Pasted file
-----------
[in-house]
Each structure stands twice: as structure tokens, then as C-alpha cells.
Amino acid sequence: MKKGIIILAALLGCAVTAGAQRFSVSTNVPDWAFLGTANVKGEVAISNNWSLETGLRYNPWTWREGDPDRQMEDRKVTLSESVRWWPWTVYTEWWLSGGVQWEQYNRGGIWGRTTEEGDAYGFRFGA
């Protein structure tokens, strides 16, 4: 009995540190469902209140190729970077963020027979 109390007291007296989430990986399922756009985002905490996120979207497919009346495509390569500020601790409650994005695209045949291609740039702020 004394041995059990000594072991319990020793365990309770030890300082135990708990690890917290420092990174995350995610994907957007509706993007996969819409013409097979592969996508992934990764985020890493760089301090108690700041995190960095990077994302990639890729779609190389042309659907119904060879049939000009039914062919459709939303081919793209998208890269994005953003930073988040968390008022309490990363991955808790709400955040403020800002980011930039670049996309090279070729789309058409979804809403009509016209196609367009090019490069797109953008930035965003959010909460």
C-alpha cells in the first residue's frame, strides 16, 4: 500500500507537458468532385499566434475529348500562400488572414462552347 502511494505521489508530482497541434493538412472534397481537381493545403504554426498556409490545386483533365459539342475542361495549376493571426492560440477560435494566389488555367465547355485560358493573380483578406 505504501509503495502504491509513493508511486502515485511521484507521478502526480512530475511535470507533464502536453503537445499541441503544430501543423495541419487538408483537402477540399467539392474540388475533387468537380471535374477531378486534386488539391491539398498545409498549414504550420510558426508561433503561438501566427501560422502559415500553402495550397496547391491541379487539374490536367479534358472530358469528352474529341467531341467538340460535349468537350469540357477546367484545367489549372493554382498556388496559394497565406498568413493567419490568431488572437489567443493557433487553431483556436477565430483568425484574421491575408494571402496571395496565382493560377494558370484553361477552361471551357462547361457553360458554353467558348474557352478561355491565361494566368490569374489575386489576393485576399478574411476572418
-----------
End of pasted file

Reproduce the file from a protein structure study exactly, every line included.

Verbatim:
[in-house]
Each structure stands twice: as structure tokens, then as C-alpha cells.
Amino acid sequence: MKKGIIILAALLGCAVTAGAQRFSVSTNVPDWAFLGTANVKGEVAISNNWSLETGLRYNPWTWREGDPDRQMEDRKVTLSESVRWWPWTVYTEWWLSGGVQWEQYNRGGIWGRTTEEGDAYGFRFGA
């Protein structure tokens, strides 16, 4: 009995540190469902209140190729970077963020027979 109390007291007296989430990986399922756009985002905490996120979207497919009346495509390569500020601790409650994005695209045949291609740039702020 004394041995059990000594072991319990020793365990309770030890300082135990708990690890917290420092990174995350995610994907957007509706993007996969819409013409097979592969996508992934990764985020890493760089301090108690700041995190960095990077994302990639890729779609190389042309659907119904060879049939000009039914062919459709939303081919793209998208890269994005953003930073988040968390008022309490990363991955808790709400955040403020800002980011930039670049996309090279070729789309058409979804809403009509016209196609367009090019490069797109953008930035965003959010909460």
C-alpha cells in the first residue's frame, strides 16, 4: 500500500507537458468532385499566434475529348500562400488572414462552347 502511494505521489508530482497541434493538412472534397481537381493545403504554426498556409490545386483533365459539342475542361495549376493571426492560440477560435494566389488555367465547355485560358493573380483578406 505504501509503495502504491509513493508511486502515485511521484507521478502526480512530475511535470507533464502536453503537445499541441503544430501543423495541419487538408483537402477540399467539392474540388475533387468537380471535374477531378486534386488539391491539398498545409498549414504550420510558426508561433503561438501566427501560422502559415500553402495550397496547391491541379487539374490536367479534358472530358469528352474529341467531341467538340460535349468537350469540357477546367484545367489549372493554382498556388496559394497565406498568413493567419490568431488572437489567443493557433487553431483556436477565430483568425484574421491575408494571402496571395496565382493560377494558370484553361477552361471551357462547361457553360458554353467558348474557352478561355491565361494566368490569374489575386489576393485576399478574411476572418